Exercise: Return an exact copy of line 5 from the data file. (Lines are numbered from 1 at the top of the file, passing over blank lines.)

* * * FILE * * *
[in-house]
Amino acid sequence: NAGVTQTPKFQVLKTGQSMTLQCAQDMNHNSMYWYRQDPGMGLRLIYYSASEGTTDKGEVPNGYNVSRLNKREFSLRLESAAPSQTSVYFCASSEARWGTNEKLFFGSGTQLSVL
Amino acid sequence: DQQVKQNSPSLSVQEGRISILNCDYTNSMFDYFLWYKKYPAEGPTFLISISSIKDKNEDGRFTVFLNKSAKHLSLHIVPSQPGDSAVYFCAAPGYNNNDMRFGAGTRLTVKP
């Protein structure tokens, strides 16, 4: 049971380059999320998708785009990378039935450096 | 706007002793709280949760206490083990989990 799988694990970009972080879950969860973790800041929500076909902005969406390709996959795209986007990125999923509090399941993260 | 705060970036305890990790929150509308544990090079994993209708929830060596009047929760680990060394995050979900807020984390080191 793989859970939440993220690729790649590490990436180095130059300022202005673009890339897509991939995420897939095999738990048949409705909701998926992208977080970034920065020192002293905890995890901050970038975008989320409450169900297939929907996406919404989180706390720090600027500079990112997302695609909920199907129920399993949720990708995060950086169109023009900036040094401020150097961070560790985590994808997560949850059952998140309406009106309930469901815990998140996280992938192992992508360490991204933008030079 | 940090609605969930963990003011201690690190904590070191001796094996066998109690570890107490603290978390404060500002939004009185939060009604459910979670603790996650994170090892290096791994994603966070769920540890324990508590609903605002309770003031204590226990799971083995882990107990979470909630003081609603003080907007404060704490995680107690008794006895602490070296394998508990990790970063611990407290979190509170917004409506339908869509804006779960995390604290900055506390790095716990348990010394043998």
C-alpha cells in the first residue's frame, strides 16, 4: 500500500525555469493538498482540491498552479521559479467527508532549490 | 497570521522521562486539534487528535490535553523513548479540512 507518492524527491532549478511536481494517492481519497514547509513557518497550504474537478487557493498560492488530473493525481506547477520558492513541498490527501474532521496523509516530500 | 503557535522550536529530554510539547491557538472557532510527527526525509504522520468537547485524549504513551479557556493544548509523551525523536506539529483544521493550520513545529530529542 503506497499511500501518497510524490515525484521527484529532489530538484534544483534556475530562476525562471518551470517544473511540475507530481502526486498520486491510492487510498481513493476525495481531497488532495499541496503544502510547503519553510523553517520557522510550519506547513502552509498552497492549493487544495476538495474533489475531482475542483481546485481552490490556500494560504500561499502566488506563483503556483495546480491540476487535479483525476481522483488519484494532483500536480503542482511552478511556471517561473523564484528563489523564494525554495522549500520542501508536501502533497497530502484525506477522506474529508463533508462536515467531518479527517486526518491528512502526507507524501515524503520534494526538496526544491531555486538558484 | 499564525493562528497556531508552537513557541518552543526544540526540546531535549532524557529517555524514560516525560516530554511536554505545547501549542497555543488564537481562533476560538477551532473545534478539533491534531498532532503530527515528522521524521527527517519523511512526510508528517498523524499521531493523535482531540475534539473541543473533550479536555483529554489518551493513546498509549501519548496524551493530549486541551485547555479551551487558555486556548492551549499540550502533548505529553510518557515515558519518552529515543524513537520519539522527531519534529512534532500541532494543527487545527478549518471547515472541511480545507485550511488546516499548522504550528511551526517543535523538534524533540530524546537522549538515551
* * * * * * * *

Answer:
C-alpha cells in the first residue's frame, strides 16, 4: 500500500525555469493538498482540491498552479521559479467527508532549490 | 497570521522521562486539534487528535490535553523513548479540512 507518492524527491532549478511536481494517492481519497514547509513557518497550504474537478487557493498560492488530473493525481506547477520558492513541498490527501474532521496523509516530500 | 503557535522550536529530554510539547491557538472557532510527527526525509504522520468537547485524549504513551479557556493544548509523551525523536506539529483544521493550520513545529530529542 503506497499511500501518497510524490515525484521527484529532489530538484534544483534556475530562476525562471518551470517544473511540475507530481502526486498520486491510492487510498481513493476525495481531497488532495499541496503544502510547503519553510523553517520557522510550519506547513502552509498552497492549493487544495476538495474533489475531482475542483481546485481552490490556500494560504500561499502566488506563483503556483495546480491540476487535479483525476481522483488519484494532483500536480503542482511552478511556471517561473523564484528563489523564494525554495522549500520542501508536501502533497497530502484525506477522506474529508463533508462536515467531518479527517486526518491528512502526507507524501515524503520534494526538496526544491531555486538558484 | 499564525493562528497556531508552537513557541518552543526544540526540546531535549532524557529517555524514560516525560516530554511536554505545547501549542497555543488564537481562533476560538477551532473545534478539533491534531498532532503530527515528522521524521527527517519523511512526510508528517498523524499521531493523535482531540475534539473541543473533550479536555483529554489518551493513546498509549501519548496524551493530549486541551485547555479551551487558555486556548492551549499540550502533548505529553510518557515515558519518552529515543524513537520519539522527531519534529512534532500541532494543527487545527478549518471547515472541511480545507485550511488546516499548522504550528511551526517543535523538534524533540530524546537522549538515551